Chinese Premier Li Keqiang delivers a message as seen on large video screens, to delegates of the G20 Finance Ministers and Central Bank Governors Meeting in Shanghai, China, Friday Feb. 26 2016. (Rolex Dela Pena, Pool via AP)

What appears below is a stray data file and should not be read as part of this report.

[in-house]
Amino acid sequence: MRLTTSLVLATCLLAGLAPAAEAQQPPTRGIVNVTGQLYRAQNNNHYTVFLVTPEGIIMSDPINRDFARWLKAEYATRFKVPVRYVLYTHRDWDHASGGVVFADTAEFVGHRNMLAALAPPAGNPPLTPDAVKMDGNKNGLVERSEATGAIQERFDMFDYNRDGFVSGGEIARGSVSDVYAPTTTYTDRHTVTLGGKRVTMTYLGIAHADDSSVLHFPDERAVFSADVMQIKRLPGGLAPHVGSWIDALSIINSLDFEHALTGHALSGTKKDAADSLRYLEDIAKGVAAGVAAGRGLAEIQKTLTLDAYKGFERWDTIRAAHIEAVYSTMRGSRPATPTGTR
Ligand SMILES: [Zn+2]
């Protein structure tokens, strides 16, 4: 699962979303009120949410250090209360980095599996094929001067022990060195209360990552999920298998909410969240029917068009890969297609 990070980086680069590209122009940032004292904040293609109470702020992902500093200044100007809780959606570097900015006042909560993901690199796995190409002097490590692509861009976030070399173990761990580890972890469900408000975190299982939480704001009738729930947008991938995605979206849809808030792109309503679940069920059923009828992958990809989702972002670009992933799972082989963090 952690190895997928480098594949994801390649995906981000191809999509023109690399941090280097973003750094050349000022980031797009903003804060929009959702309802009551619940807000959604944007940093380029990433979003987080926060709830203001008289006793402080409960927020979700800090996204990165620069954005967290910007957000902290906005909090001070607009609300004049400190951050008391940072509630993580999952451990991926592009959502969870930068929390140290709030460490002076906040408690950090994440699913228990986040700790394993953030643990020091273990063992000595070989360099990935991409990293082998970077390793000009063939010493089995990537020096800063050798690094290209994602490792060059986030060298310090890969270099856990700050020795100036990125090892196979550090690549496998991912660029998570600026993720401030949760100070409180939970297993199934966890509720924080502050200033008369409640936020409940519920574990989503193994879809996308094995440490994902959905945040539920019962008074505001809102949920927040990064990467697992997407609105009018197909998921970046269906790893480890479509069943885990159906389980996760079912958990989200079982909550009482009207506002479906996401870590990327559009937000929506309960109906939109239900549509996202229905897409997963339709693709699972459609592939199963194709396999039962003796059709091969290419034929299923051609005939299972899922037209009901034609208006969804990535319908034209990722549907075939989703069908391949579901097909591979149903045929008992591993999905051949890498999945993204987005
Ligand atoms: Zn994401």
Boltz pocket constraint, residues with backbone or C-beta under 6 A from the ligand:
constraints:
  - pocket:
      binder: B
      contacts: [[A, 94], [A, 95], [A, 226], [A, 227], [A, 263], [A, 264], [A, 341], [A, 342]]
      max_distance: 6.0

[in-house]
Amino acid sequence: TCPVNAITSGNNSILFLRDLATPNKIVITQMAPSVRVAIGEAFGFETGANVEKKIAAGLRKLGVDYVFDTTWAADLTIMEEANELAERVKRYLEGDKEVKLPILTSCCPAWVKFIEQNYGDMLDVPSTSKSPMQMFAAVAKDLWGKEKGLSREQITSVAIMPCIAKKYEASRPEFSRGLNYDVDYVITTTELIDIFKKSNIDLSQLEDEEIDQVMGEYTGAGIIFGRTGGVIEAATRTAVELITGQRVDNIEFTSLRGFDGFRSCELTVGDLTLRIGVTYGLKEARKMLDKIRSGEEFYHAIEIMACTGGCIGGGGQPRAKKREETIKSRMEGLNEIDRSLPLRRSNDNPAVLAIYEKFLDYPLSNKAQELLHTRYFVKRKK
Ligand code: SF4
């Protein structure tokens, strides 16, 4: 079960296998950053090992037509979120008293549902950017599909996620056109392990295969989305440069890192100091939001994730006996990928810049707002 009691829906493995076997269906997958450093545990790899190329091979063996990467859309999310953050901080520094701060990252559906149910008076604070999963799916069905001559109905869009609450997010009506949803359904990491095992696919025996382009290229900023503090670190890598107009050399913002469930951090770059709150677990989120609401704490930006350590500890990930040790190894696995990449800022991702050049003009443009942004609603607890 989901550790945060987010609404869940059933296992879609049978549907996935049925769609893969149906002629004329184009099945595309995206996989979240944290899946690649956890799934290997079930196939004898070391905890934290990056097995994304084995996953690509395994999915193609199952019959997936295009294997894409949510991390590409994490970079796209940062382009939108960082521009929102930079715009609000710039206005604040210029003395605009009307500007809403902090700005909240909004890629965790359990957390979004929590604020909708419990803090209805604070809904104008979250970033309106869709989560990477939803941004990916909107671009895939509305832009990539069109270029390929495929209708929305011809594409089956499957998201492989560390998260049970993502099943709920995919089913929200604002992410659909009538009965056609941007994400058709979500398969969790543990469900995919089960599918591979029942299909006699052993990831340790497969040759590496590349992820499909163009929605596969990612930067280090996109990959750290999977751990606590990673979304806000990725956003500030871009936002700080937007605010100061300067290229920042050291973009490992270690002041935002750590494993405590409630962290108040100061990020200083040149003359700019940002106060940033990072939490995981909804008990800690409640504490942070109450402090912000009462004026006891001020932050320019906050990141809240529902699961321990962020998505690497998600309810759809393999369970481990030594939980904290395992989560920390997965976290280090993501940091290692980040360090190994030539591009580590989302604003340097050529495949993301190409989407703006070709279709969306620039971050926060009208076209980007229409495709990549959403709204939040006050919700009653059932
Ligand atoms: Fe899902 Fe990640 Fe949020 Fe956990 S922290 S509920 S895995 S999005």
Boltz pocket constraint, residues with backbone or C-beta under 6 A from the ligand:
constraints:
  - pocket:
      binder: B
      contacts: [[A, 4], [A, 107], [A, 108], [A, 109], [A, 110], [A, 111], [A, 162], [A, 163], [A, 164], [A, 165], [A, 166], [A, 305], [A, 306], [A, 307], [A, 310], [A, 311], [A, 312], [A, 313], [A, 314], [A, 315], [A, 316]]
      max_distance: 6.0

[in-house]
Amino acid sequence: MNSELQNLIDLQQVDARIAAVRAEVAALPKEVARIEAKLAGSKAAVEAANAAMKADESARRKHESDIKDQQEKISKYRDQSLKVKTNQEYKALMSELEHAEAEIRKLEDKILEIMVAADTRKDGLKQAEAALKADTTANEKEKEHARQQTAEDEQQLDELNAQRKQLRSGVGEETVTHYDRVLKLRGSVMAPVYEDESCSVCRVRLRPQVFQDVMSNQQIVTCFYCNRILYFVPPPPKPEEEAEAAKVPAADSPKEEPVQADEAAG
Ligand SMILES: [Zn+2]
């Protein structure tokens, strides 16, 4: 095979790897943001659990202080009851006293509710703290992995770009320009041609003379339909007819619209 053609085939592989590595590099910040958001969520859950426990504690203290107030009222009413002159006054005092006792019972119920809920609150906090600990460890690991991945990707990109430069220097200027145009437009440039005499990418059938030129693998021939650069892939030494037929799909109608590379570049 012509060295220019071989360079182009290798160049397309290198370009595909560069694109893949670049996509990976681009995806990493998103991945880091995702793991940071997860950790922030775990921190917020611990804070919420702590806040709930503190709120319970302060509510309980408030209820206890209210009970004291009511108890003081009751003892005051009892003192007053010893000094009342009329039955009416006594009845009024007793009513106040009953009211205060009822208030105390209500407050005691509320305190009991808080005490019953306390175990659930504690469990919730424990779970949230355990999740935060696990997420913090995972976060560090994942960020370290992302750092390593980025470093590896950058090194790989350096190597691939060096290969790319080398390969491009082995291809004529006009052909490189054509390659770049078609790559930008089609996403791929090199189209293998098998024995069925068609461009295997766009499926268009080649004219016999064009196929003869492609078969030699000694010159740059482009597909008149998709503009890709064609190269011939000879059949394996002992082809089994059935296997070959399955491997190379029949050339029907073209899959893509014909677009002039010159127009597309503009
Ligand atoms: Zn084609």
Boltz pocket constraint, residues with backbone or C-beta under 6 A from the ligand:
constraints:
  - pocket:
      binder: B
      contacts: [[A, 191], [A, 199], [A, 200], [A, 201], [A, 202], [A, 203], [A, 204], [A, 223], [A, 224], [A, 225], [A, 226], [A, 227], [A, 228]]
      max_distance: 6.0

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China sought to restore confidence in its economy as financial leaders from G-20 nations gathered in Shanghai Friday, and Premier Li Keqiang urged greater global coordination and consideration of policy spillovers. But Germany appeared to all but rule out coordinated stimulus to counter a deepening global chill, and U.S. Treasury Secretary Jack Lew said there was no need for a crisis response, as in 2009 when the Group of 20 major economies agreed on coordinated stimulus to prevent a worldwide depression. Overhanging the summit of major economy finance ministers and central bankers are global concerns about China's ability to manage its domestic markets, currency and commitment to wider restructuring reforms.China's central bank Governor Zhou Xiaochuan repeated assurances the country would not stage another devaluation of its currency, the yuan, to support the economy. Zhou said China had monetary policy wiggle room, a statement echoed on the fiscal side by the Chinese finance ministry.
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